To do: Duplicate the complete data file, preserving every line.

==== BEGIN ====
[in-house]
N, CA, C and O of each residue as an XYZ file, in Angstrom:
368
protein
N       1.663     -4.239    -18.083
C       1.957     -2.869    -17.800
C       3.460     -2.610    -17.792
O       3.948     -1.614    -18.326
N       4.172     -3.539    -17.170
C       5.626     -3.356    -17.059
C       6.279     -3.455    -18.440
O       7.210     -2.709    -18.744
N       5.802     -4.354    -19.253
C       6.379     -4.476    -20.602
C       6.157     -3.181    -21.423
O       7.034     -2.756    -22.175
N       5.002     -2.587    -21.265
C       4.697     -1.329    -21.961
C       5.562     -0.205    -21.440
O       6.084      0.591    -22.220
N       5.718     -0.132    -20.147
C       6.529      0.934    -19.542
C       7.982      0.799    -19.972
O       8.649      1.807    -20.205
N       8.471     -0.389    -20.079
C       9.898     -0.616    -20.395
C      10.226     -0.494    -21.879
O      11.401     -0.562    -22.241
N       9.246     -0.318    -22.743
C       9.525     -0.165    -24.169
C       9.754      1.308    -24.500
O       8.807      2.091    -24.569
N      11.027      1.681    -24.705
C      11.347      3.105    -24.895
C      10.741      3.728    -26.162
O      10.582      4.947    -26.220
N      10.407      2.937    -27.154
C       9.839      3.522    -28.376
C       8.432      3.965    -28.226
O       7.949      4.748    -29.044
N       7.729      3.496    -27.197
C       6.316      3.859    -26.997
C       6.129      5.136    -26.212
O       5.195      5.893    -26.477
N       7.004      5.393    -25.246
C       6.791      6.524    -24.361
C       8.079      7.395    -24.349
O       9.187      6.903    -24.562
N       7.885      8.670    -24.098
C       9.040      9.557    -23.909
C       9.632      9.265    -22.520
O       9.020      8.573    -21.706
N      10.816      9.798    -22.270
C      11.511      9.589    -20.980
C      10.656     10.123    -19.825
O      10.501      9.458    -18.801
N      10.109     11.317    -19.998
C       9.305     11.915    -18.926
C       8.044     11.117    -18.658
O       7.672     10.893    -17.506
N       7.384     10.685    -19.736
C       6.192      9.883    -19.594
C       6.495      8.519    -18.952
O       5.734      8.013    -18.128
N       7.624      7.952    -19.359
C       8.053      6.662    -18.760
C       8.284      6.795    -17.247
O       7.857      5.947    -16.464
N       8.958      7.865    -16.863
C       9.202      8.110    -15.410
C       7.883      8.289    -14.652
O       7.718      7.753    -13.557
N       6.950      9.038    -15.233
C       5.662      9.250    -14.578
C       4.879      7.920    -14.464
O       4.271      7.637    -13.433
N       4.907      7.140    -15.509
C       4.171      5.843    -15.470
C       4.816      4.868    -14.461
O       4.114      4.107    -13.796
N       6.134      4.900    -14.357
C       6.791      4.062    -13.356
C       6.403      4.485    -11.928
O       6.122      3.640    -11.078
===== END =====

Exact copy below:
[in-house]
N, CA, C and O of each residue as an XYZ file, in Angstrom:
368
protein
N       1.663     -4.239    -18.083
C       1.957     -2.869    -17.800
C       3.460     -2.610    -17.792
O       3.948     -1.614    -18.326
N       4.172     -3.539    -17.170
C       5.626     -3.356    -17.059
C       6.279     -3.455    -18.440
O       7.210     -2.709    -18.744
N       5.802     -4.354    -19.253
C       6.379     -4.476    -20.602
C       6.157     -3.181    -21.423
O       7.034     -2.756    -22.175
N       5.002     -2.587    -21.265
C       4.697     -1.329    -21.961
C       5.562     -0.205    -21.440
O       6.084      0.591    -22.220
N       5.718     -0.132    -20.147
C       6.529      0.934    -19.542
C       7.982      0.799    -19.972
O       8.649      1.807    -20.205
N       8.471     -0.389    -20.079
C       9.898     -0.616    -20.395
C      10.226     -0.494    -21.879
O      11.401     -0.562    -22.241
N       9.246     -0.318    -22.743
C       9.525     -0.165    -24.169
C       9.754      1.308    -24.500
O       8.807      2.091    -24.569
N      11.027      1.681    -24.705
C      11.347      3.105    -24.895
C      10.741      3.728    -26.162
O      10.582      4.947    -26.220
N      10.407      2.937    -27.154
C       9.839      3.522    -28.376
C       8.432      3.965    -28.226
O       7.949      4.748    -29.044
N       7.729      3.496    -27.197
C       6.316      3.859    -26.997
C       6.129      5.136    -26.212
O       5.195      5.893    -26.477
N       7.004      5.393    -25.246
C       6.791      6.524    -24.361
C       8.079      7.395    -24.349
O       9.187      6.903    -24.562
N       7.885      8.670    -24.098
C       9.040      9.557    -23.909
C       9.632      9.265    -22.520
O       9.020      8.573    -21.706
N      10.816      9.798    -22.270
C      11.511      9.589    -20.980
C      10.656     10.123    -19.825
O      10.501      9.458    -18.801
N      10.109     11.317    -19.998
C       9.305     11.915    -18.926
C       8.044     11.117    -18.658
O       7.672     10.893    -17.506
N       7.384     10.685    -19.736
C       6.192      9.883    -19.594
C       6.495      8.519    -18.952
O       5.734      8.013    -18.128
N       7.624      7.952    -19.359
C       8.053      6.662    -18.760
C       8.284      6.795    -17.247
O       7.857      5.947    -16.464
N       8.958      7.865    -16.863
C       9.202      8.110    -15.410
C       7.883      8.289    -14.652
O       7.718      7.753    -13.557
N       6.950      9.038    -15.233
C       5.662      9.250    -14.578
C       4.879      7.920    -14.464
O       4.271      7.637    -13.433
N       4.907      7.140    -15.509
C       4.171      5.843    -15.470
C       4.816      4.868    -14.461
O       4.114      4.107    -13.796
N       6.134      4.900    -14.357
C       6.791      4.062    -13.356
C       6.403      4.485    -11.928
O       6.122      3.640    -11.078